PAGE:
Business travel from Australia to the US appears to have increased slightly since Donald Trump became president, despite fears of a slump.
Corporate Travel Management (CTM), an ASX-listed company servicing the business traveller, says it has detected a “slight increase” in bookings since Trump was elected.
And industry sources say there’s been no slowdown in the total number of people flying to the US from Australia despite reported increased security and tighter immigration procedures.
Australian author Mem Fox, known for her children’s books including Possum Magic, says she was was interrogated at Los Angeles Airport earlier this month after US officials made a mistake with her visa. They subsequently apologised.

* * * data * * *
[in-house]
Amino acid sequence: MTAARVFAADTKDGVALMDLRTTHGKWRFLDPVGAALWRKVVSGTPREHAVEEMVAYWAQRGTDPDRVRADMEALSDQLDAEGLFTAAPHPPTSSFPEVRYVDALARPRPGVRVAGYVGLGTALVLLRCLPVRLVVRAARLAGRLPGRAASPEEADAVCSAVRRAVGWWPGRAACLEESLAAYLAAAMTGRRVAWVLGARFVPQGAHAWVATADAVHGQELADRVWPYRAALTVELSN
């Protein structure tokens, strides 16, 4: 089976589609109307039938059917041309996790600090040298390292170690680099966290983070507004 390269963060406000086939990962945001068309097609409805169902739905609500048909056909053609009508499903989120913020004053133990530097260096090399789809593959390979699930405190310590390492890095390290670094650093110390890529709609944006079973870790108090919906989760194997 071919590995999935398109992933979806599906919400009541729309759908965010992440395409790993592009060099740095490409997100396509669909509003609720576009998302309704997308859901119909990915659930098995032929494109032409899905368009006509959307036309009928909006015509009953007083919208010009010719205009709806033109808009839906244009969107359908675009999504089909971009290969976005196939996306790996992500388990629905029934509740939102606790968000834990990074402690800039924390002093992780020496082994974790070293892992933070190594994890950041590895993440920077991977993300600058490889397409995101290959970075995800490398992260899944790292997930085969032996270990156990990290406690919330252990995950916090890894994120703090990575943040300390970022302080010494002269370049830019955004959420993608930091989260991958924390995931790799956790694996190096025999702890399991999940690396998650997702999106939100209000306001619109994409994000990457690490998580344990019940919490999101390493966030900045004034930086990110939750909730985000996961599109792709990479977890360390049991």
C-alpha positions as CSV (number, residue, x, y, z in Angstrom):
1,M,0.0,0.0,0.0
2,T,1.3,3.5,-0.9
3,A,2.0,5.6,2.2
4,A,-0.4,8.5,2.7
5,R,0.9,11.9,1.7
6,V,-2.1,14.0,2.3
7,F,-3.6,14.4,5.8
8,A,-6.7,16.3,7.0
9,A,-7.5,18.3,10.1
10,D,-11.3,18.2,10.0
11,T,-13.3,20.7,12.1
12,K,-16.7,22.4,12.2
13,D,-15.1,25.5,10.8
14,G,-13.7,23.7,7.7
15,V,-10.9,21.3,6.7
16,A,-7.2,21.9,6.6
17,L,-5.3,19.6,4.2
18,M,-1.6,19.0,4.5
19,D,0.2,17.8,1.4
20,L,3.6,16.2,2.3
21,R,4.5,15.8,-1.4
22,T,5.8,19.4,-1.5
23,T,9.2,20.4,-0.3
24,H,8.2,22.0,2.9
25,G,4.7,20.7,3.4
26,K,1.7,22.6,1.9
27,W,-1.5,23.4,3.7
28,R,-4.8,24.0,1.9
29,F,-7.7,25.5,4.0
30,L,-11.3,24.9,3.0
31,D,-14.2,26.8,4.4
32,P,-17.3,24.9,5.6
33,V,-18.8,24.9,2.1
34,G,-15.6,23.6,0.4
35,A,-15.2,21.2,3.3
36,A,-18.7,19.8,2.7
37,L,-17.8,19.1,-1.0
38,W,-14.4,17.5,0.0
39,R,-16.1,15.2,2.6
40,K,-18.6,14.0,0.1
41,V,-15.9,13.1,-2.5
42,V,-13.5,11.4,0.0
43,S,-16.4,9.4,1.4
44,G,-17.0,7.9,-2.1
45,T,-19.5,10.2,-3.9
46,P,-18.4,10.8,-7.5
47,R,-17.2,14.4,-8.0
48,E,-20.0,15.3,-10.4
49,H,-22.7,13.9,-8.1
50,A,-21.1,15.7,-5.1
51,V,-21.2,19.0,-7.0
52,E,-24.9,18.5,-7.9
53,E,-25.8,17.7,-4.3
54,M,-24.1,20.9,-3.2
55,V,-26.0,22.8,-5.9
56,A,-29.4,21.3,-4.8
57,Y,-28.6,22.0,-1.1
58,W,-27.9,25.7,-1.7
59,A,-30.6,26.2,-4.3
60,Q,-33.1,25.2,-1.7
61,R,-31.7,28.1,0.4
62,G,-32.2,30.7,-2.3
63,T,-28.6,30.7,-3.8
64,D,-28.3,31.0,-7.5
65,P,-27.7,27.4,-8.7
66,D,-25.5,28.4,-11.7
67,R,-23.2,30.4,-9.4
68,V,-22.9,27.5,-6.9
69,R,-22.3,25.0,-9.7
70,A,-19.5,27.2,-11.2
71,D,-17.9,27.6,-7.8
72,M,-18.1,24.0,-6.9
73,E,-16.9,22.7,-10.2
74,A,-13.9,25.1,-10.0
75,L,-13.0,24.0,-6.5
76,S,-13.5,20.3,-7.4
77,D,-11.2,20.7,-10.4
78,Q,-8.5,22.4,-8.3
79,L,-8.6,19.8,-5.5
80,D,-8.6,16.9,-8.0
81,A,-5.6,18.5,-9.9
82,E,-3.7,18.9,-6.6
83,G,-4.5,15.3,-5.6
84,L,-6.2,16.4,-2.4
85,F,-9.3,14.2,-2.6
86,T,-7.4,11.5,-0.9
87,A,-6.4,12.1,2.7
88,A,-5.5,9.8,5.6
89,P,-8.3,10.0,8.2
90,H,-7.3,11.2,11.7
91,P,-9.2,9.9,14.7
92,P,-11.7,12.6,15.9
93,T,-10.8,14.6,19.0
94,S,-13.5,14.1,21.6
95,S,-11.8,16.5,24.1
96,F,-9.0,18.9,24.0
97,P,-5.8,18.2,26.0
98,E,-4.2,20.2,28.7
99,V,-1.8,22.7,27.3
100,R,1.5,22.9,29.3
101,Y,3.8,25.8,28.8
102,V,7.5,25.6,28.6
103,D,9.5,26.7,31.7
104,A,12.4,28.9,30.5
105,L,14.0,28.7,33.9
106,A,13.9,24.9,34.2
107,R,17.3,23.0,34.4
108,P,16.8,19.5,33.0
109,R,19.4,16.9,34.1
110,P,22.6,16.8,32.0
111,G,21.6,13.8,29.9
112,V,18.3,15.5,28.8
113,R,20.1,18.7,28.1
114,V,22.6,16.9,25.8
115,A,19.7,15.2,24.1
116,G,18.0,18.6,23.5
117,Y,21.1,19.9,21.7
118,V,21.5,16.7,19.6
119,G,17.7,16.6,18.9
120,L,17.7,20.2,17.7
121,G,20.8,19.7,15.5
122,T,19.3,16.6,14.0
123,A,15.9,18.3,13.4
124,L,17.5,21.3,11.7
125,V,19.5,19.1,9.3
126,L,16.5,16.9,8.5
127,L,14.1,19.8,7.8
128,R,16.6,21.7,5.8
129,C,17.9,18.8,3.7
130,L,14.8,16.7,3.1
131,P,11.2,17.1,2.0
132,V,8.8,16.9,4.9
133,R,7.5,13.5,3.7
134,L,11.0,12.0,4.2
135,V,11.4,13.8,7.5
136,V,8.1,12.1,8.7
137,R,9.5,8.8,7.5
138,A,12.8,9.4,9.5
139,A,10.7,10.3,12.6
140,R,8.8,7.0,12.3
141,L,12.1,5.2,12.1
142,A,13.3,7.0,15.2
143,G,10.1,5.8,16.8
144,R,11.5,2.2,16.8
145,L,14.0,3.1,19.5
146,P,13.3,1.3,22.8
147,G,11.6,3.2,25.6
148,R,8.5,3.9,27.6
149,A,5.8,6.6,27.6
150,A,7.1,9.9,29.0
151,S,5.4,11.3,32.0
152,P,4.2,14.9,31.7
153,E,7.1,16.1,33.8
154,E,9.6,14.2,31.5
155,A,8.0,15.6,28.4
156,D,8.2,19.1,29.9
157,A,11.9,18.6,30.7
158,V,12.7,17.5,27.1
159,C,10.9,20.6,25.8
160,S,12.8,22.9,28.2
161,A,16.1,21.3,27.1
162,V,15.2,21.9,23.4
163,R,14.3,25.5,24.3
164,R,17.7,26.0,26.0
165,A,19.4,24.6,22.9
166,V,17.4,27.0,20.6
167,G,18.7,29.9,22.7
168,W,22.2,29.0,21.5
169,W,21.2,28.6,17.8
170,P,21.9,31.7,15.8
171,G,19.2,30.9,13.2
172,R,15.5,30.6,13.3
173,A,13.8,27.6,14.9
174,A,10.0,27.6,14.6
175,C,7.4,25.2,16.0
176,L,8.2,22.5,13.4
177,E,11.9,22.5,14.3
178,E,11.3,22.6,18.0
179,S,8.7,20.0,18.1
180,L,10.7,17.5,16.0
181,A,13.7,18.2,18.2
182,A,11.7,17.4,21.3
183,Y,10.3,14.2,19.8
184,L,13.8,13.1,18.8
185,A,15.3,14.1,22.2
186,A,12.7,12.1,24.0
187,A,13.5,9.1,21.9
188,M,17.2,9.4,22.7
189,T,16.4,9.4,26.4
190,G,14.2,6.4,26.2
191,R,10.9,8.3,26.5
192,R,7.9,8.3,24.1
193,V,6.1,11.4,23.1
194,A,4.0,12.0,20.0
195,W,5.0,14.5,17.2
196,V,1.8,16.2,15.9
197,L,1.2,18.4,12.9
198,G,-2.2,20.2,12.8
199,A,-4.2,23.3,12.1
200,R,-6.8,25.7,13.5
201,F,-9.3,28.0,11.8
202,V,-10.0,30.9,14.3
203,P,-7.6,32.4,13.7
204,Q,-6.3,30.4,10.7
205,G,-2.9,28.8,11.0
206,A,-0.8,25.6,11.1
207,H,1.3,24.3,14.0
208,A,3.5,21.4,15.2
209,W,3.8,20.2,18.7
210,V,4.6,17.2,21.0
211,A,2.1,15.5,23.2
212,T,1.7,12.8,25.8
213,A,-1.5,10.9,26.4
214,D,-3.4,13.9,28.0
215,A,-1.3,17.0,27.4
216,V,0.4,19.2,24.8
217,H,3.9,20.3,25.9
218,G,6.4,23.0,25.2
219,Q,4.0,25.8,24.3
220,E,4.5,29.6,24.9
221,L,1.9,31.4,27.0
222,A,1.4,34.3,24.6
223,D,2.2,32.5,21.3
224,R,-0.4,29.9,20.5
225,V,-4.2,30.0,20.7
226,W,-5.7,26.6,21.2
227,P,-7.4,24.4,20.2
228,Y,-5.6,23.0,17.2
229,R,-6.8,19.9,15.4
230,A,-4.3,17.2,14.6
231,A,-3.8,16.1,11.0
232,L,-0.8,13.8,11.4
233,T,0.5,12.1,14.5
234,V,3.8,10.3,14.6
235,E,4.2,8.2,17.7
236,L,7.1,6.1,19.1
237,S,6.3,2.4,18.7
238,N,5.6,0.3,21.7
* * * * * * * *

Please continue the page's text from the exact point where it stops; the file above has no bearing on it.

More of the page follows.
The travel press in the US is reporting what they call a Trump slump, an unintended drop in people coming following a ban on citizens from Iraq, Syria, Iran, Libya, Somalia, Sudan and Yemen.
Globally, online searches for flights to the US have been reported down 17%. And the US travel industry says 31% of travel professionals expect the ban to cause a cut in their company’s business travel over three months.
However, the slide hasn’t reached the Australian business traveller.
“Overall, we have seen a slight increase in bookings activity since Trump was elected to president,” Corporate Travel Management managing director Jamie Pherous told Business Insider.
“Since the election, CTM’s bookings have been consistent with the corporate sentiment and confidence survey results coming out of the US.
“Typically, corporate confidence and government growth strategies increase corporate travel activity, and this is what we are witnessing in this market.”
The Global Business Travel Association has urged the Trump administration to keep in mind the importance of travel to the US economy.
“Closing our borders sends a message to the world that the United States is closed for business,” says the association.
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